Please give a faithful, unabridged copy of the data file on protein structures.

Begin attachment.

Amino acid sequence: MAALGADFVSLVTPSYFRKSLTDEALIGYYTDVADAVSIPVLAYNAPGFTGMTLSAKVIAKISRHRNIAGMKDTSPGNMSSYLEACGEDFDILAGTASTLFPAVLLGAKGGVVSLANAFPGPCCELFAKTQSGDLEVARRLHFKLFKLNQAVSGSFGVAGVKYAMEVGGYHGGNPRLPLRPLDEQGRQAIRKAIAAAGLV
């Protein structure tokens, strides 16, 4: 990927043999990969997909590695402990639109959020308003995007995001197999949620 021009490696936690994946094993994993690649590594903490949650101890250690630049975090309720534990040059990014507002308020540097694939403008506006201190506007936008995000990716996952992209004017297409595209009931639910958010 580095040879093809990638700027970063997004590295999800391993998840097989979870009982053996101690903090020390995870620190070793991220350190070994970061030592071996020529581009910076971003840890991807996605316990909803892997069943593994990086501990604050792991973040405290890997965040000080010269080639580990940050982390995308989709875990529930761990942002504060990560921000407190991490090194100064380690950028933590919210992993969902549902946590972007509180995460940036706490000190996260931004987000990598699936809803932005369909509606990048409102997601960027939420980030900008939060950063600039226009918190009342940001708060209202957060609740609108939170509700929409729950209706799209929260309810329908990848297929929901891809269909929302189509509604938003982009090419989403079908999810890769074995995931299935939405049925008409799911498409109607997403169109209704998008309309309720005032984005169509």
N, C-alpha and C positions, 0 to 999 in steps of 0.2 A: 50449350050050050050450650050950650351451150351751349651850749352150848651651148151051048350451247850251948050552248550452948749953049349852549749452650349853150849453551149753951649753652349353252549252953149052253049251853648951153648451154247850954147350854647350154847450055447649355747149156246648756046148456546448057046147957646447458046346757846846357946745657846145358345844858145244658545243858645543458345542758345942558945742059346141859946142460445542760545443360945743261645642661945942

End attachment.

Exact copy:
Amino acid sequence: MAALGADFVSLVTPSYFRKSLTDEALIGYYTDVADAVSIPVLAYNAPGFTGMTLSAKVIAKISRHRNIAGMKDTSPGNMSSYLEACGEDFDILAGTASTLFPAVLLGAKGGVVSLANAFPGPCCELFAKTQSGDLEVARRLHFKLFKLNQAVSGSFGVAGVKYAMEVGGYHGGNPRLPLRPLDEQGRQAIRKAIAAAGLV
């Protein structure tokens, strides 16, 4: 990927043999990969997909590695402990639109959020308003995007995001197999949620 021009490696936690994946094993994993690649590594903490949650101890250690630049975090309720534990040059990014507002308020540097694939403008506006201190506007936008995000990716996952992209004017297409595209009931639910958010 580095040879093809990638700027970063997004590295999800391993998840097989979870009982053996101690903090020390995870620190070793991220350190070994970061030592071996020529581009910076971003840890991807996605316990909803892997069943593994990086501990604050792991973040405290890997965040000080010269080639580990940050982390995308989709875990529930761990942002504060990560921000407190991490090194100064380690950028933590919210992993969902549902946590972007509180995460940036706490000190996260931004987000990598699936809803932005369909509606990048409102997601960027939420980030900008939060950063600039226009918190009342940001708060209202957060609740609108939170509700929409729950209706799209929260309810329908990848297929929901891809269909929302189509509604938003982009090419989403079908999810890769074995995931299935939405049925008409799911498409109607997403169109209704998008309309309720005032984005169509």
N, C-alpha and C positions, 0 to 999 in steps of 0.2 A: 50449350050050050050450650050950650351451150351751349651850749352150848651651148151051048350451247850251948050552248550452948749953049349852549749452650349853150849453551149753951649753652349353252549252953149052253049251853648951153648451154247850954147350854647350154847450055447649355747149156246648756046148456546448057046147957646447458046346757846846357946745657846145358345844858145244658545243858645543458345542758345942558945742059346141859946142460445542760545443360945743261645642661945942